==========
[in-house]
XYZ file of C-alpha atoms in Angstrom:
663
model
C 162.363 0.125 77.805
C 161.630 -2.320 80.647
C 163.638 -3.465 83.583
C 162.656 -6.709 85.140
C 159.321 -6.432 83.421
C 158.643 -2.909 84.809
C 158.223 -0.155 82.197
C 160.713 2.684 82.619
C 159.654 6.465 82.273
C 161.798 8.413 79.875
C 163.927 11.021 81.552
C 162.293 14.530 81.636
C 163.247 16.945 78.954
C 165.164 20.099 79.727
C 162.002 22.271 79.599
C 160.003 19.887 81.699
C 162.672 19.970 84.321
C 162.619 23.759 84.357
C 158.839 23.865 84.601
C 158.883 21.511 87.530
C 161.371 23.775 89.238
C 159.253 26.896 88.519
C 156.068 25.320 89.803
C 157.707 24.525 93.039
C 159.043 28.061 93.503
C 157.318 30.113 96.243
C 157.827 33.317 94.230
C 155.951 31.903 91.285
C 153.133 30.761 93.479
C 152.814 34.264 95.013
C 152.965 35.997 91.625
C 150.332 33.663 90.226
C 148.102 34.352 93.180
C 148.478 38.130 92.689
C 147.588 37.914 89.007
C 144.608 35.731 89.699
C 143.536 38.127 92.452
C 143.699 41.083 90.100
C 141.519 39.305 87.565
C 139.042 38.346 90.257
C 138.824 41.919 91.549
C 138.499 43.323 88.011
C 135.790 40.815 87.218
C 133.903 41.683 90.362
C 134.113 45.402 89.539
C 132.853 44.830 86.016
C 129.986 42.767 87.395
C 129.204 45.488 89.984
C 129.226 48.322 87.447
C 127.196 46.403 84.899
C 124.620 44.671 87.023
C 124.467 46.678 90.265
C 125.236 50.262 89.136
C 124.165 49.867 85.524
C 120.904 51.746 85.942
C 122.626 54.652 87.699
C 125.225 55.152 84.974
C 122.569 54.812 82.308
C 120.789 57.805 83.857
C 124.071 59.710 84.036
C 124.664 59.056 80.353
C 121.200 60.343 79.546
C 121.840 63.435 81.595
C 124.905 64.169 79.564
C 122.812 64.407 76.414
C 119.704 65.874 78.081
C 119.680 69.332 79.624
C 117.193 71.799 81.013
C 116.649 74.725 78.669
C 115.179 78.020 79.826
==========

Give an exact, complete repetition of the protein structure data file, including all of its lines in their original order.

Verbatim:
[in-house]
XYZ file of C-alpha atoms in Angstrom:
663
model
C 162.363 0.125 77.805
C 161.630 -2.320 80.647
C 163.638 -3.465 83.583
C 162.656 -6.709 85.140
C 159.321 -6.432 83.421
C 158.643 -2.909 84.809
C 158.223 -0.155 82.197
C 160.713 2.684 82.619
C 159.654 6.465 82.273
C 161.798 8.413 79.875
C 163.927 11.021 81.552
C 162.293 14.530 81.636
C 163.247 16.945 78.954
C 165.164 20.099 79.727
C 162.002 22.271 79.599
C 160.003 19.887 81.699
C 162.672 19.970 84.321
C 162.619 23.759 84.357
C 158.839 23.865 84.601
C 158.883 21.511 87.530
C 161.371 23.775 89.238
C 159.253 26.896 88.519
C 156.068 25.320 89.803
C 157.707 24.525 93.039
C 159.043 28.061 93.503
C 157.318 30.113 96.243
C 157.827 33.317 94.230
C 155.951 31.903 91.285
C 153.133 30.761 93.479
C 152.814 34.264 95.013
C 152.965 35.997 91.625
C 150.332 33.663 90.226
C 148.102 34.352 93.180
C 148.478 38.130 92.689
C 147.588 37.914 89.007
C 144.608 35.731 89.699
C 143.536 38.127 92.452
C 143.699 41.083 90.100
C 141.519 39.305 87.565
C 139.042 38.346 90.257
C 138.824 41.919 91.549
C 138.499 43.323 88.011
C 135.790 40.815 87.218
C 133.903 41.683 90.362
C 134.113 45.402 89.539
C 132.853 44.830 86.016
C 129.986 42.767 87.395
C 129.204 45.488 89.984
C 129.226 48.322 87.447
C 127.196 46.403 84.899
C 124.620 44.671 87.023
C 124.467 46.678 90.265
C 125.236 50.262 89.136
C 124.165 49.867 85.524
C 120.904 51.746 85.942
C 122.626 54.652 87.699
C 125.225 55.152 84.974
C 122.569 54.812 82.308
C 120.789 57.805 83.857
C 124.071 59.710 84.036
C 124.664 59.056 80.353
C 121.200 60.343 79.546
C 121.840 63.435 81.595
C 124.905 64.169 79.564
C 122.812 64.407 76.414
C 119.704 65.874 78.081
C 119.680 69.332 79.624
C 117.193 71.799 81.013
C 116.649 74.725 78.669
C 115.179 78.020 79.826